Conference | Subsidizing Fossil Fuels in Times of High Energy Prices: Fossil fuel subsidy reform in trade and climate discussions
Effectively addressing fossil fuel subsidies is key to reducing greenhouse gas emissions and limiting climate change, thus allowing member states to achieve global goals. Fossil fuel subsidy reform (FFSR) will deliver trade, economic, social, and environmental benefits and release government funds to support green and climate-resilient investments. This event is co-organized by the Friends of Fossil Fuel Subsidy Reform (FFFSR), the International Institute for Sustainable Development (IISD), and the Geneva Environment Network (GEN) ahead of pivotal Stockholm+50, United Nations Framework Convention on Climate Change (UNFCCC), and World Trade Organization (WTO) meetings this June.
About Fossil Fuel Subsidy Reform
Formed in June 2010, the FFFSR is an informal group of non-G20 countries aiming to build political consensus on the importance of fossil fuel subsidy reform. Current members of the “Friends” group are Costa Rica, Denmark, Ethiopia, Finland, New Zealand, Norway, Sweden, Switzerland, and Uruguay.
At the WTO Eleventh Ministerial Conference (MC11) in 2017, a coalition of 12 WTO members signed the FFFSR’s first Ministerial Statement, calling on the WTO to “achieve ambitious and effective disciplines on inefficient fossil fuel subsidies that encourage wasteful consumption including through enhanced WTO transparency and reporting that will enable the evaluation of the trade and resource effects of fossil fuel subsidies programmes.” The Ministerial Statement also noted that any efforts to phase out fossil fuels must consider the needs of the poor.
Building on that effort, the initiative renewed its statement in December 2021 and is now supported by 45 WTO members. The renewed statement seeks the rationalization and phase-out, along a clear timeline, of inefficient fossil fuel subsidies that encourage wasteful consumption and calls on WTO members to join those efforts. The statement recognizes that reforming fossil fuel subsidies must consider the specific needs and circumstances of developing countries and minimize the possible adverse impacts it may have on their development. The statement also identifies the WTO as a forum to advance discussions for ambitious and effective disciplines on fossil fuel subsidies, in part by using enhanced transparency and reporting to enable the evaluation of the trade and resource effects of fossil fuel subsidy programs.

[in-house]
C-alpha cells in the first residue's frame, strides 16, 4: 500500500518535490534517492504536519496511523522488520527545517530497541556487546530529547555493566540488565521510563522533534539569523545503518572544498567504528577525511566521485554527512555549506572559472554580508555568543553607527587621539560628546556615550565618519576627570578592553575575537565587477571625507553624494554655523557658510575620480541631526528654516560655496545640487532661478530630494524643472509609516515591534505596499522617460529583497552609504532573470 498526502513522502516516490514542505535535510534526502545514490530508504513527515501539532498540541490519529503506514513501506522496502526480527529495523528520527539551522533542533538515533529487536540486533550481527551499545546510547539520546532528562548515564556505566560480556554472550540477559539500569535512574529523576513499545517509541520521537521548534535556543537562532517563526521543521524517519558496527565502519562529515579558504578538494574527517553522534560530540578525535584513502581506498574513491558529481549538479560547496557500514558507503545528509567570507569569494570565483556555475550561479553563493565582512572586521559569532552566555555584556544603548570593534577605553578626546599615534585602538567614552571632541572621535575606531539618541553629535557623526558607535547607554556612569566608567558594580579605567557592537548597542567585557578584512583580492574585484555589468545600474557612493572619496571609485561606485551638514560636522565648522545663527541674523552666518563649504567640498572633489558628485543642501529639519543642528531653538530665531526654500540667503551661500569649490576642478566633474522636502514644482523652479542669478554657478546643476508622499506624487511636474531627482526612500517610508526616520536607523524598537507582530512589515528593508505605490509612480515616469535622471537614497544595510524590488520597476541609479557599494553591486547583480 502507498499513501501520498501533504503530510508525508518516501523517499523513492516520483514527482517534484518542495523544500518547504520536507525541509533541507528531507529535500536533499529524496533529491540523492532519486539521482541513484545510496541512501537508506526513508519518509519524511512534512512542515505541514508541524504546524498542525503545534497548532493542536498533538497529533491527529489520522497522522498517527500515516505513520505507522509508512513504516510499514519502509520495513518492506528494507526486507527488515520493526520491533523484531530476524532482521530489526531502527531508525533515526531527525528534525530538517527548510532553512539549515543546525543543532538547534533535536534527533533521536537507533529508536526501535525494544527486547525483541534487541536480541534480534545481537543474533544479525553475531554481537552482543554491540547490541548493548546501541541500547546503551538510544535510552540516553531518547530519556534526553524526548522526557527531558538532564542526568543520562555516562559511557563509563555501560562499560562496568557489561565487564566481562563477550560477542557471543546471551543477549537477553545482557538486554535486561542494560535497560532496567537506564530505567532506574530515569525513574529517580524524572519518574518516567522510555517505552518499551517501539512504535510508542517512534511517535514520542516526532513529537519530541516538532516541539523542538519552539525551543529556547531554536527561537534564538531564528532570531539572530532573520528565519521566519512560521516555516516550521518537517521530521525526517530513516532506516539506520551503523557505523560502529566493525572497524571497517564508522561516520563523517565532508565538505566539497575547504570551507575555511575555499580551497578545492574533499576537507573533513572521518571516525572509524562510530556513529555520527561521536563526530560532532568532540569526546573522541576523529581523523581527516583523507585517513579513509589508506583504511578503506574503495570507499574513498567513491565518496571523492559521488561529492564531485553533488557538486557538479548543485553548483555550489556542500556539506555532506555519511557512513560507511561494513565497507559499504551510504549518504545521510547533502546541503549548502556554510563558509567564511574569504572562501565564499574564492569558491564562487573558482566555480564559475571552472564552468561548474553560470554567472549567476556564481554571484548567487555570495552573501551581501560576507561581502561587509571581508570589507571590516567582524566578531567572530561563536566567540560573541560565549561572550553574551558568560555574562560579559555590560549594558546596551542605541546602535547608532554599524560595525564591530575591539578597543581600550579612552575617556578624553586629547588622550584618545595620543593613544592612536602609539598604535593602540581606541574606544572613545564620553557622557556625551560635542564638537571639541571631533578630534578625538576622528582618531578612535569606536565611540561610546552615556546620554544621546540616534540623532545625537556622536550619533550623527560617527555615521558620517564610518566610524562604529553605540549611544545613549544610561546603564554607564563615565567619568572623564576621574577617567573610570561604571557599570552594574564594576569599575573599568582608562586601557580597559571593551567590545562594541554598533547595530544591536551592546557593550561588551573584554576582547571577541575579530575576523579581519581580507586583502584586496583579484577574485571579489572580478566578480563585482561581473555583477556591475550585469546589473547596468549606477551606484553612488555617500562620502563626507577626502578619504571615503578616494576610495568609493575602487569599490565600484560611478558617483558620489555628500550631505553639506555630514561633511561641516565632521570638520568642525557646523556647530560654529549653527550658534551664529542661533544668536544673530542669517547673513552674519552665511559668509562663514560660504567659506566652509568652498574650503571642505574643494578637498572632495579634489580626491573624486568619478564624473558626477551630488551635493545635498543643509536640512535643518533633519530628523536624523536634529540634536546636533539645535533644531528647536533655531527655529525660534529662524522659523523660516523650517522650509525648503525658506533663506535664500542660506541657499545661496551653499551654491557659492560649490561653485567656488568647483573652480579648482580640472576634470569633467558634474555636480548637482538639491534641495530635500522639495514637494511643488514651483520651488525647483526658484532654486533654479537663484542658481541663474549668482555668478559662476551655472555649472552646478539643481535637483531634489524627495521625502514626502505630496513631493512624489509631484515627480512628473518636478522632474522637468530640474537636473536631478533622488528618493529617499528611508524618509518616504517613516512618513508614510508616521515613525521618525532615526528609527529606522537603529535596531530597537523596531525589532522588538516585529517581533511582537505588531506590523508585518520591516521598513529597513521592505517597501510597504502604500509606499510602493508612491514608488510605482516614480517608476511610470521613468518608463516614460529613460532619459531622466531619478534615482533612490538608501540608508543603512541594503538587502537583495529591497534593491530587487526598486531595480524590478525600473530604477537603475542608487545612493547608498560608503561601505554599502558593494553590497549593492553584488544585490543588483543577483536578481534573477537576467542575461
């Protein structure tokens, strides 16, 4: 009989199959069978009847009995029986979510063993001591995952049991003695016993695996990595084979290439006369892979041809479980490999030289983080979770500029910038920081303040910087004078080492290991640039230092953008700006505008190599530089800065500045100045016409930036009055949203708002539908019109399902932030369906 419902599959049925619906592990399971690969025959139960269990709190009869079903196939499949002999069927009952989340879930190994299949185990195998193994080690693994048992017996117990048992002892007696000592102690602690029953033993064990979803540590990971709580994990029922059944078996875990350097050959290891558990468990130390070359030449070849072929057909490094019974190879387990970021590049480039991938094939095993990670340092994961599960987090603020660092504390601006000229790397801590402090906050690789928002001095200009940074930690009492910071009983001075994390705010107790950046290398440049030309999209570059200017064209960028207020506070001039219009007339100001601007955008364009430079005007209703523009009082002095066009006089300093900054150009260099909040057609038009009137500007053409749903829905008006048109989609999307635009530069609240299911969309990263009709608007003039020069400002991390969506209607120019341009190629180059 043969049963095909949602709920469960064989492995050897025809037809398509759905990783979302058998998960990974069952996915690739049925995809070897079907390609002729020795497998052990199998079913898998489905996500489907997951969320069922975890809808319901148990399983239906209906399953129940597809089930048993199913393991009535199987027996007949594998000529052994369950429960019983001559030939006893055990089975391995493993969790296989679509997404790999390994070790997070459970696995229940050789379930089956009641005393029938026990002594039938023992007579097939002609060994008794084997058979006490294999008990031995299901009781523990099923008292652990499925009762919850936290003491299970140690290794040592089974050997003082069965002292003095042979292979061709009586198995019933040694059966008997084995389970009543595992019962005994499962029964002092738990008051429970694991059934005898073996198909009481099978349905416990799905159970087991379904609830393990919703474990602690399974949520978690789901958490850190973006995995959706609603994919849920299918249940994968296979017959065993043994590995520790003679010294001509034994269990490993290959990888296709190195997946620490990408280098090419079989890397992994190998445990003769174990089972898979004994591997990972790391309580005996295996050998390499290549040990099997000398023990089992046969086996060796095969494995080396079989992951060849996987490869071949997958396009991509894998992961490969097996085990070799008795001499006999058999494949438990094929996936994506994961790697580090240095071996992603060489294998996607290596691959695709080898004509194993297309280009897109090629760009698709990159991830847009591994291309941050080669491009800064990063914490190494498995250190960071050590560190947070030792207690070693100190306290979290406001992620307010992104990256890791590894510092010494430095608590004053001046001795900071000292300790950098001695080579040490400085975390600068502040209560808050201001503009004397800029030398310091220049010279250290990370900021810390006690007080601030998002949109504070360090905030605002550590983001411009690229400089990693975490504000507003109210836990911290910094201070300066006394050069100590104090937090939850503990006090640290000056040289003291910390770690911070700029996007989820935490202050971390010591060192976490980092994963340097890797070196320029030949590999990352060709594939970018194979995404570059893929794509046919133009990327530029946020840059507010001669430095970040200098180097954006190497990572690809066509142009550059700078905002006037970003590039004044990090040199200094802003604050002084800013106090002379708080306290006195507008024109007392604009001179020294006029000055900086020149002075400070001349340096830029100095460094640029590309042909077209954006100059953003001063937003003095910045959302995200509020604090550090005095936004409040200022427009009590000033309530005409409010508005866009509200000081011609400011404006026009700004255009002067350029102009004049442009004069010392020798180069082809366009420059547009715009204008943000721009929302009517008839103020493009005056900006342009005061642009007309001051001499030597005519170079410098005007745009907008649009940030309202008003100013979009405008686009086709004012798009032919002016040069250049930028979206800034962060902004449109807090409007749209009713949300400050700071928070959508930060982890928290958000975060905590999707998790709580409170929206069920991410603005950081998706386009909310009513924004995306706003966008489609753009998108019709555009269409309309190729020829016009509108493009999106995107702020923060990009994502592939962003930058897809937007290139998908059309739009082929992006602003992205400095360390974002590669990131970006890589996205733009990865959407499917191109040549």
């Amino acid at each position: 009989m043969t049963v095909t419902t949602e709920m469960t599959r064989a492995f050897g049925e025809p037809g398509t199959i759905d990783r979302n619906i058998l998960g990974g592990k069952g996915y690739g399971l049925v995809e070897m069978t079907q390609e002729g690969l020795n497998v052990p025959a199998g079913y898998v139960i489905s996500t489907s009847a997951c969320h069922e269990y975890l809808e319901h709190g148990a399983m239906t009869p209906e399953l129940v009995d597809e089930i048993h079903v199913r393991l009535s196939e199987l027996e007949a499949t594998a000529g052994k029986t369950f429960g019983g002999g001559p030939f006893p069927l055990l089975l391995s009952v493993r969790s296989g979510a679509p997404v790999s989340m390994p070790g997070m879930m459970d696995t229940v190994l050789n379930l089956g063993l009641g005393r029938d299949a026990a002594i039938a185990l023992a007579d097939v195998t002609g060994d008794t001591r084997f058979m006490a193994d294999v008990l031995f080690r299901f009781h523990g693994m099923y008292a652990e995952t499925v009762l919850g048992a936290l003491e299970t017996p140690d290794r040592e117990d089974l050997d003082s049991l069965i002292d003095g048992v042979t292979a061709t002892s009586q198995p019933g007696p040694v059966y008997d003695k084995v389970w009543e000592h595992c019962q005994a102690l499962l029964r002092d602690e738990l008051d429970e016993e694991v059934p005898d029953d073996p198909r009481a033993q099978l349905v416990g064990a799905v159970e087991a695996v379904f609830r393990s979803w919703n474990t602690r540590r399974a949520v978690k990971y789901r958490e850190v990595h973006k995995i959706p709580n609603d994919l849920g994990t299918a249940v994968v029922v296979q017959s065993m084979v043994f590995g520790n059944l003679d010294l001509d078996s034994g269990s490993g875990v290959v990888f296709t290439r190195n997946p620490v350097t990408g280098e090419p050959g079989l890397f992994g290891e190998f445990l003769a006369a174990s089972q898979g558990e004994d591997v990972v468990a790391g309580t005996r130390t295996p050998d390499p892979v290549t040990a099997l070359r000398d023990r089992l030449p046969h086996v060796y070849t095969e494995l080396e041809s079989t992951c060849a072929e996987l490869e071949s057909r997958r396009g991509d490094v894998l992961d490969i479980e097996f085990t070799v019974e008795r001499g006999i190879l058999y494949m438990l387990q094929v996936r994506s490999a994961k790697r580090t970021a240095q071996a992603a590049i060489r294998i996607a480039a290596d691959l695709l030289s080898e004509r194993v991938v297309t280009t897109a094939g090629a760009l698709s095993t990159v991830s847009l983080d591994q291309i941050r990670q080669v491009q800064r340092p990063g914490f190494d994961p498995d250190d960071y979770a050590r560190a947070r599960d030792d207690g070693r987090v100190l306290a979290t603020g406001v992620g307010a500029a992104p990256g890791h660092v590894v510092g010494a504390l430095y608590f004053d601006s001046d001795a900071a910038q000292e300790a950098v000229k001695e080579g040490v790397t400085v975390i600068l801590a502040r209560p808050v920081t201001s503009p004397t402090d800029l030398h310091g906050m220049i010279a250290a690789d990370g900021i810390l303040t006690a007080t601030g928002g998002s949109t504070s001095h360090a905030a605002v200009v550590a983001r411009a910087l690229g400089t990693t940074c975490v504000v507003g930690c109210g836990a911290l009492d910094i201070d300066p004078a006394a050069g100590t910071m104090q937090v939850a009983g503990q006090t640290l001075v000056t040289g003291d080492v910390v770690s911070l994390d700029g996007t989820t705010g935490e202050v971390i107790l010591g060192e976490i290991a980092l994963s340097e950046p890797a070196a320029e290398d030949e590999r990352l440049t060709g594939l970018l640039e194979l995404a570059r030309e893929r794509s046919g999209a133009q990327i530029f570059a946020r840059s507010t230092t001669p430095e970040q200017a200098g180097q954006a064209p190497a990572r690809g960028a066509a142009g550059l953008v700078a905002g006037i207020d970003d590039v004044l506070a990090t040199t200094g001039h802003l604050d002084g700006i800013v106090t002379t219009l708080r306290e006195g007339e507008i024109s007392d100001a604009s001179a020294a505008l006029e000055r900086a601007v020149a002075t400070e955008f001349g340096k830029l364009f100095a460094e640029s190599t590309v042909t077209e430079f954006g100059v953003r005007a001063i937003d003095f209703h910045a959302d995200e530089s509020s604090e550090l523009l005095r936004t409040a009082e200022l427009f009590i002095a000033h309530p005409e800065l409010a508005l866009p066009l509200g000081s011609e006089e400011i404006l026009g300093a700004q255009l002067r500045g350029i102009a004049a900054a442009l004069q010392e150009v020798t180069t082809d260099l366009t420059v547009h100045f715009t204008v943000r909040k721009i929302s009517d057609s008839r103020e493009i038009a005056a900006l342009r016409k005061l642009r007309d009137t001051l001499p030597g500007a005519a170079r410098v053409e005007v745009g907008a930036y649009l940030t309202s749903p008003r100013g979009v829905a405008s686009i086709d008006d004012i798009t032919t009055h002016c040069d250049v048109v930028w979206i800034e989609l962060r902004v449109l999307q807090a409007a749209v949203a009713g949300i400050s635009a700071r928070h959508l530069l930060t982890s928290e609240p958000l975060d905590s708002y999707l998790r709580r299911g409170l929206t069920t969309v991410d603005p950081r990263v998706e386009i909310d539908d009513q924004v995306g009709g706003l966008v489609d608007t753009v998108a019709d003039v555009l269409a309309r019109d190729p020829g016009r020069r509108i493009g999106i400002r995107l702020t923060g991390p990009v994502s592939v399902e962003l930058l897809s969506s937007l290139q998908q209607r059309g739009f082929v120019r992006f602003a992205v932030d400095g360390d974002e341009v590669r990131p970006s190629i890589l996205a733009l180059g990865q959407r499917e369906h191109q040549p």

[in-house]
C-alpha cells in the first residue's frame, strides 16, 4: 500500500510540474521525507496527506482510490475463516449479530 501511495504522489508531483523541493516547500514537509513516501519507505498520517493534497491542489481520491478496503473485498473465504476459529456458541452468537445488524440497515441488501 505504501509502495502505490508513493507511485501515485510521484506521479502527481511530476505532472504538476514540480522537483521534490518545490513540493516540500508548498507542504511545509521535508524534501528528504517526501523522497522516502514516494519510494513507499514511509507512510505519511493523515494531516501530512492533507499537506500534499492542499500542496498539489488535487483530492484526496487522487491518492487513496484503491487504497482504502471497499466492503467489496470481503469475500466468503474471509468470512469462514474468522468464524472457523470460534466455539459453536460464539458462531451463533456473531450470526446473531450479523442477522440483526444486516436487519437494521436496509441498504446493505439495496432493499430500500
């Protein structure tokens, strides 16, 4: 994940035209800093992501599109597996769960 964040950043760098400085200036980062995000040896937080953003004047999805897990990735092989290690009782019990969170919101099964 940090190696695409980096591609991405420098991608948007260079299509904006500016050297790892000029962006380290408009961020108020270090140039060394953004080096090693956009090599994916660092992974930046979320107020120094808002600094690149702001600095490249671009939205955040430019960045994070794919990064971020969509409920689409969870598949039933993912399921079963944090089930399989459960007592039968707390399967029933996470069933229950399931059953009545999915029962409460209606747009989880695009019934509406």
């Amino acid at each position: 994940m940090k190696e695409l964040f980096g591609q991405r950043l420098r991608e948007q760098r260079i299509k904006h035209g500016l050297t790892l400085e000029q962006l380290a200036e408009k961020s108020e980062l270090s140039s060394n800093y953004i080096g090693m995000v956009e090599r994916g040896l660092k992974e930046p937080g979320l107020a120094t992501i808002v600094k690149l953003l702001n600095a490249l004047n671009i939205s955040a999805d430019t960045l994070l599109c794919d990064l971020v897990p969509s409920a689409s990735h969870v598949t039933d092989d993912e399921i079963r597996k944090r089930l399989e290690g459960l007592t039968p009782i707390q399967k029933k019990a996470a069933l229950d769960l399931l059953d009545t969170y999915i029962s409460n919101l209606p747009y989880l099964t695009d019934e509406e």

About this Session
With strong momentum on FFSR in both climate and trade negotiations in 2021, negotiators looked ahead to 2022 with a lot of promise for progress. This included expectations of progress within the WTO after delays of in-person meetings due to COVID-19 in 2020 and 2021. Additionally, the inclusion of fossil fuel subsidy reform as a key part of the Glasgow Climate Pact symbolized a turning point where countries could use FFSR with increased focus as a tool to assist in achieving the Paris Agreement goals.
This was, of course, turned on its head in February with the invasion of Ukraine and the associated crises and instability in global energy markets. Within their energy sectors, many countries are facing pressure to diversify their energy supply. In the short and medium terms, this includes increasing the production and consumption of clean energy sources while also managing immediate pressure to mitigate the impacts of high energy prices on consumers. The pressure and allure of subsidizing fuel prices has been very high; in some cases, we have already seen governments agreeing to price relief, for example, instating "holidays" for the collection of motor vehicle fuel taxes while oil prices are high.
In 1972, the United Nations Conference on the Human Environment made the link between environment and poverty and placed it at the forefront of the international agenda. Now, five decades later, with the international community gathering for the “Stockholm+50: A healthy planet for the prosperity of all – our responsibility, our opportunity” conference, and pivotal meetings of both the UNFCCC and WTO also looming in June, this hybrid in-person and virtual event comes at a timely moment. The event brings together trade and climate experts to outline how they look to address the energy pricing crisis strategically through various forums and collectively work to avoid the pressure to subsidize fossil fuels in the immediate term, while still maintaining momentum on FFSR and the clean energy transition in the longer term.
Clare Kelly, Permanent Representative to the World Trade Organization, New Zealand Ministry of Foreign Affairs and Trade
Joy Kim, Senior Economic Affairs Officer, United Nations Environment Programme
Aik Hoe Lim, Director, Trade and Environment Division, World Trade Organization
Ana Laura Lizano, Counsellor, Permanent Mission of Costa Rica to the World Trade Organization
Laurie van der Burg, Global Public Finance Campaign Co-Manager, Oil Change International
Peter Wooders, Senior Director, Energy, IISD